When I first joined the American Physical Society sixty-seven years ago it was much smaller, much gentler, and as yet uncorrupted by the money flood (a threat against which Dwight Eisenhower warned a half-century ago).

Indeed, the choice of physics as a profession was then a guarantor of a life of poverty and abstinence—it was World War II that changed all that. The prospect of worldly gain drove few physicists. As recently as thirty-five years ago, when I chaired the first APS study of a contentious social/scientific issue, The Reactor Safety Study, though there were zealots aplenty on the outside there was no hint of inordinate pressure on us as physicists.We were therefore able to produce what I believe was and is an honest appraisal of the situation at that time. We were further enabled by the presence of an oversight committee consisting of Pief Panofsky, Vicki Weisskopf, and Hans Bethe, all towering physicists beyond reproach. I was proud of what we did in a charged atmosphere. In the end the oversight committee, in its report to the APS President, noted the complete independence in which we did the job, and predicted that the report would be attacked from both sides. What greater tribute could there be?

How different it is now. The giants no longer walk the earth, and the money flood has become the raison d’être of much physics research, the vital sustenance of much more, and it provides the support for untold numbers of professional jobs. For reasons that will soon become clear my former pride at being an APS Fellow all these years has been turned into shame, and I am forced, with no pleasure at all, to offer you my resignation from the Society.

It is of course, the global warming scam, with the (literally) trillions of dollars driving it, that has corrupted so many scientists, and has carried APS before it like a rogue wave. It is the greatest and most successful pseudoscientific fraud I have seen in my long life as a physicist. Anyone who has the faintest doubt that this is so should force himself to read the ClimateGate documents, which lay it bare. (Montford’s book organizes the facts very well.) I don’t believe that any real physicist, nay scientist, can read that stuff without revulsion. I would almost make that revulsion a definition of the word scientist.

So what has the APS, as an organization, done in the face of this challenge? It has accepted the corruption as the norm, and gone along with it. For example:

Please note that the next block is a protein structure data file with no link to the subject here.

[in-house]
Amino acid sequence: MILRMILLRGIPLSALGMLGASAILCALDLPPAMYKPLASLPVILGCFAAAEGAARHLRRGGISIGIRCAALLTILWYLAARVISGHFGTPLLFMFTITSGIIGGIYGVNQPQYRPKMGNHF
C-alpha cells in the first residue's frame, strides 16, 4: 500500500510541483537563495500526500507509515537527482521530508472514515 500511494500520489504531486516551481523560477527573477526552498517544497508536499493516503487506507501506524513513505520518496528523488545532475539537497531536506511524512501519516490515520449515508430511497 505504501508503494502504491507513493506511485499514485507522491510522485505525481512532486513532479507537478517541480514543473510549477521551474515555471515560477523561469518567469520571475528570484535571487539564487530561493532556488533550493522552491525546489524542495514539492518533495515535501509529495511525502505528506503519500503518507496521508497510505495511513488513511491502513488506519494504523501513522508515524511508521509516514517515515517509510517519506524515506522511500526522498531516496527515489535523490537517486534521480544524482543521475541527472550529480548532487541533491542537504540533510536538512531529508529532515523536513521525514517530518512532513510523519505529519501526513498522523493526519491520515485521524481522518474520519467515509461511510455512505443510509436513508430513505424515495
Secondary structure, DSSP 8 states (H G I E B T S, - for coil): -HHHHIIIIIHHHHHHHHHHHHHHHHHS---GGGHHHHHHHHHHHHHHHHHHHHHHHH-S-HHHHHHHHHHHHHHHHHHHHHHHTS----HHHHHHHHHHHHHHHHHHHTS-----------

1. About a year ago a few of us sent an e-mail on the subject to a fraction of the membership. APS ignored the issues, but the then President immediately launched a hostile investigation of where we got the e-mail addresses. In its better days, APS used to encourage discussion of important issues, and indeed the Constitution cites that as its principal purpose. No more. Everything that has been done in the last year has been designed to silence debate

2. The appallingly tendentious APS statement on Climate Change was apparently written in a hurry by a few people over lunch, and is certainly not representative of the talents of APS members as I have long known them. So a few of us petitioned the Council to reconsider it. One of the outstanding marks of (in)distinction in the Statement was the poison word incontrovertible, which describes few items in physics, certainly not this one. In response APS appointed a secret committee that never met, never troubled to speak to any skeptics, yet endorsed the Statement in its entirety. (They did admit that the tone was a bit strong, but amazingly kept the poison word incontrovertible to describe the evidence, a position supported by no one.) In the end, the Council kept the original statement, word for word, but approved a far longer “explanatory” screed, admitting that there were uncertainties, but brushing them aside to give blanket approval to the original. The original Statement, which still stands as the APS position, also contains what I consider pompous and asinine advice to all world governments, as if the APS were master of the universe. It is not, and I am embarrassed that our leaders seem to think it is. This is not fun and games, these are serious matters involving vast fractions of our national substance, and the reputation of the Society as a scientific society is at stake.